In today’s continuation of last week’s “Confederate Flag” commentary, I reiterate that— in my personal opinion— the only time it is unarguably, undeniably, 100% appropriate to display the various Confederate flags in all their glory is in direct conjunction with their historical Civil War context. Museums, war memorials, military cemeteries, reenactments, and so on. You can’t just erase the symbol from its historical context simply because you don’t like how it was used in the 150 years afterward, or because you don’t like the 150-year-old behavior or politics of the people who invented it.
It’s our history, folks, and it’s pretty complex. Don’t want to be reminded of it? Get the modernized, co-opted symbols taken down and removed from public view if it makes you feel better. Boycott whatever corporation you blame for perpetuating that modern symbology. BUT LEAVE THE HISTORY ALONE.
Don’t try to revise our national narrative because you don’t like parts of it. In our increasingly polarized political landscape there is a LOT to be learned from the savage politics and dire machinations that resulted in the splitting of our country for 5 years of its history, and which cost 750,000 American lives. Which event is simply a single episode among many in the messy, bloody, sometimes incomprehensible history of our nation.
There’s nothing wrong with a Confederate War Memorial, or ANY kind of war memorial, as long as it isn’t intended directly to provoke or insult someone.
Regarding other uses of that symbol:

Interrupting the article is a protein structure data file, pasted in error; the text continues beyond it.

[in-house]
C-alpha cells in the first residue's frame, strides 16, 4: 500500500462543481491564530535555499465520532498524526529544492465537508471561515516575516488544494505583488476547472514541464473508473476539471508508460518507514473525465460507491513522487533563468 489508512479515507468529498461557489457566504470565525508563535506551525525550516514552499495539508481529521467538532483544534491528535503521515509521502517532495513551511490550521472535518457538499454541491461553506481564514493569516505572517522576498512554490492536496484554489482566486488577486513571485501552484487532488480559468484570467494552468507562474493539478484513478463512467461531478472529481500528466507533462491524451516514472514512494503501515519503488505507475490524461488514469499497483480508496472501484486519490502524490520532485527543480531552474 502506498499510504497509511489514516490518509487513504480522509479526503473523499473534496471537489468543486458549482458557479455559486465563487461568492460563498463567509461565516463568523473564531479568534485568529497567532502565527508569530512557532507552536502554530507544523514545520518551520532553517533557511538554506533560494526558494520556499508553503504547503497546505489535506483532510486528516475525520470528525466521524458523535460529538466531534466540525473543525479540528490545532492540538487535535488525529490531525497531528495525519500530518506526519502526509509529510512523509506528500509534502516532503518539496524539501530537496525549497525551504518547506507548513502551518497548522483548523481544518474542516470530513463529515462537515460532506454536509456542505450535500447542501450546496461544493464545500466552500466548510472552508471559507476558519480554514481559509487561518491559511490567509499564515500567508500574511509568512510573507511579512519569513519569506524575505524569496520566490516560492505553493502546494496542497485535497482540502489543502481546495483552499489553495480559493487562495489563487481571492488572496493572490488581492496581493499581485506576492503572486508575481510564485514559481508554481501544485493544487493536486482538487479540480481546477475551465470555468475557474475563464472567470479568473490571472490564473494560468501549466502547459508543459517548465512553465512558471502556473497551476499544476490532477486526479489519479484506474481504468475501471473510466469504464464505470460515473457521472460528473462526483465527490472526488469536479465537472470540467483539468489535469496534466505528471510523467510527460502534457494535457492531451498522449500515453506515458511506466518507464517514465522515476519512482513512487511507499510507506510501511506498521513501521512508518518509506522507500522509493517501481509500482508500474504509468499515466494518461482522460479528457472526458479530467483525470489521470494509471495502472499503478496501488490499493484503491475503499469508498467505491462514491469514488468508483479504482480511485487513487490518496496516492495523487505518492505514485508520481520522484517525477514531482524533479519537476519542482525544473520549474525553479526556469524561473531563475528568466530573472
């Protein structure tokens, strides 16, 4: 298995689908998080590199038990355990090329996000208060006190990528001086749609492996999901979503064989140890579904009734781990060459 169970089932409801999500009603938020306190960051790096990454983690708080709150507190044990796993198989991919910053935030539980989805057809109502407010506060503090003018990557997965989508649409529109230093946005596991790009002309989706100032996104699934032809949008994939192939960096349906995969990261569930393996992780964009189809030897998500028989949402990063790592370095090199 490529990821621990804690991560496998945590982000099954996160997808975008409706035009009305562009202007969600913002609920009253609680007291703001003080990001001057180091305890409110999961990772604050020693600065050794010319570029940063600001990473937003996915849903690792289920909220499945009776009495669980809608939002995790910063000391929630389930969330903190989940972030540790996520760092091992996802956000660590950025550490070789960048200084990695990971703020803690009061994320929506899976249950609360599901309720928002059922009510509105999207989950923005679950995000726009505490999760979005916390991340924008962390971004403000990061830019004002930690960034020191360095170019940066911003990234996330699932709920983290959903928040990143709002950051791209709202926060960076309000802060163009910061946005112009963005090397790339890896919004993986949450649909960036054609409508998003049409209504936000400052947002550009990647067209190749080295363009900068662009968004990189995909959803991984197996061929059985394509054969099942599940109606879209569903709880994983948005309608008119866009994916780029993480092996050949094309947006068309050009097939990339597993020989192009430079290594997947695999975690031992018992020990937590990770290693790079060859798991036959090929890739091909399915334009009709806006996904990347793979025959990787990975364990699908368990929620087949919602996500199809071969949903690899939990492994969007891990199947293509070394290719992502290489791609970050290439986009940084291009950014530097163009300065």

Let’s face facts: anyone with the even the tiniest modicum of historical knowledge and common sense should realize that the Confederate battle flag, in all its versions, is SPECIFICALLY INTENDED to represent a giant middle finger aimed straight at anyone who tries to encroach on its wielder’s right to do whatever he wants, in the way he wants to do it. THAT part of its historical significance goes all the way back to its place in the front line of the Army of Northern Virginia.
That’s what it represents. Defiance against external authority.
Everyone who personally displays it or personally flies it outside the bounds of historical reenactment, does so in a blatant spirit of open rebellion, specifically to insult any who would dare challenge their personal beliefs or behavioral choices.
Whenever that middle finger gets pointed in a new direction, it can do some serious damage. It can inspire people (hopefully in a good way; not always), frighten them (we know that), and demean them (not so cool, that part).
Maybe we should start paying closer attention to who is pointing that middle finger, at whom they are pointing it, and why.
And let’s rein in any who would wield it as a terrorist symbol in this century. Can’t we?